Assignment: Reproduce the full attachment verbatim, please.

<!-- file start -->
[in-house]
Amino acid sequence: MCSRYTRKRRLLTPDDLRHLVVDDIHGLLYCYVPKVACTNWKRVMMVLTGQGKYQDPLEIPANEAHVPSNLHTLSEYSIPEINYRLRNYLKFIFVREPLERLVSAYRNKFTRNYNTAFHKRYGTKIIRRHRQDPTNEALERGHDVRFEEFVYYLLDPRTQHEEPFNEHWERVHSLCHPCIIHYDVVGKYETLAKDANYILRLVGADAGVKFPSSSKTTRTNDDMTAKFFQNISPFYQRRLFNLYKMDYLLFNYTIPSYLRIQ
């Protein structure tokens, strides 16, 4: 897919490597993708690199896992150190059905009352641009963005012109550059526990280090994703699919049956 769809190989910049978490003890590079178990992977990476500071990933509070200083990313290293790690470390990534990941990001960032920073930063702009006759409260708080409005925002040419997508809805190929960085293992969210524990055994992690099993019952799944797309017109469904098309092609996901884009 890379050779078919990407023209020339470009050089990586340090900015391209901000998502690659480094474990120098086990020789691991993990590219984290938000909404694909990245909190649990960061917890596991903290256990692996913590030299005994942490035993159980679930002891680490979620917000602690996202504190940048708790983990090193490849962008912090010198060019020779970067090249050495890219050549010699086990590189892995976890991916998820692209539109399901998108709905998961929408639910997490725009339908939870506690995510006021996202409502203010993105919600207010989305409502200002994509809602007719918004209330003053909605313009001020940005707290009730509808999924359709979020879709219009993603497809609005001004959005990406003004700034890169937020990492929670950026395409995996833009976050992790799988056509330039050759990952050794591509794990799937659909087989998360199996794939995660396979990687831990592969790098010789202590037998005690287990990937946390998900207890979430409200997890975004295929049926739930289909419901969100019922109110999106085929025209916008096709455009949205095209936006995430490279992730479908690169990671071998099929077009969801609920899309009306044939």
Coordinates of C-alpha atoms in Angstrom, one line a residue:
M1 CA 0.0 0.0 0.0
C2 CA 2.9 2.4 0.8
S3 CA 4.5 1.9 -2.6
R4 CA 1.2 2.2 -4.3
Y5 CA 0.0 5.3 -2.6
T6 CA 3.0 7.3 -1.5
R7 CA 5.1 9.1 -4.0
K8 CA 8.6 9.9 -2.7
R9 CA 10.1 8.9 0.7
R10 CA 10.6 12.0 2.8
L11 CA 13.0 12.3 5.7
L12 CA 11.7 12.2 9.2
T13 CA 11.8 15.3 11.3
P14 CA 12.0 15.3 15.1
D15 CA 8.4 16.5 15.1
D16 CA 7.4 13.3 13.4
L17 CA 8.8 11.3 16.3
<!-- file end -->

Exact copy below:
[in-house]
Amino acid sequence: MCSRYTRKRRLLTPDDLRHLVVDDIHGLLYCYVPKVACTNWKRVMMVLTGQGKYQDPLEIPANEAHVPSNLHTLSEYSIPEINYRLRNYLKFIFVREPLERLVSAYRNKFTRNYNTAFHKRYGTKIIRRHRQDPTNEALERGHDVRFEEFVYYLLDPRTQHEEPFNEHWERVHSLCHPCIIHYDVVGKYETLAKDANYILRLVGADAGVKFPSSSKTTRTNDDMTAKFFQNISPFYQRRLFNLYKMDYLLFNYTIPSYLRIQ
């Protein structure tokens, strides 16, 4: 897919490597993708690199896992150190059905009352641009963005012109550059526990280090994703699919049956 769809190989910049978490003890590079178990992977990476500071990933509070200083990313290293790690470390990534990941990001960032920073930063702009006759409260708080409005925002040419997508809805190929960085293992969210524990055994992690099993019952799944797309017109469904098309092609996901884009 890379050779078919990407023209020339470009050089990586340090900015391209901000998502690659480094474990120098086990020789691991993990590219984290938000909404694909990245909190649990960061917890596991903290256990692996913590030299005994942490035993159980679930002891680490979620917000602690996202504190940048708790983990090193490849962008912090010198060019020779970067090249050495890219050549010699086990590189892995976890991916998820692209539109399901998108709905998961929408639910997490725009339908939870506690995510006021996202409502203010993105919600207010989305409502200002994509809602007719918004209330003053909605313009001020940005707290009730509808999924359709979020879709219009993603497809609005001004959005990406003004700034890169937020990492929670950026395409995996833009976050992790799988056509330039050759990952050794591509794990799937659909087989998360199996794939995660396979990687831990592969790098010789202590037998005690287990990937946390998900207890979430409200997890975004295929049926739930289909419901969100019922109110999106085929025209916008096709455009949205095209936006995430490279992730479908690169990671071998099929077009969801609920899309009306044939």
Coordinates of C-alpha atoms in Angstrom, one line a residue:
M1 CA 0.0 0.0 0.0
C2 CA 2.9 2.4 0.8
S3 CA 4.5 1.9 -2.6
R4 CA 1.2 2.2 -4.3
Y5 CA 0.0 5.3 -2.6
T6 CA 3.0 7.3 -1.5
R7 CA 5.1 9.1 -4.0
K8 CA 8.6 9.9 -2.7
R9 CA 10.1 8.9 0.7
R10 CA 10.6 12.0 2.8
L11 CA 13.0 12.3 5.7
L12 CA 11.7 12.2 9.2
T13 CA 11.8 15.3 11.3
P14 CA 12.0 15.3 15.1
D15 CA 8.4 16.5 15.1
D16 CA 7.4 13.3 13.4
L17 CA 8.8 11.3 16.3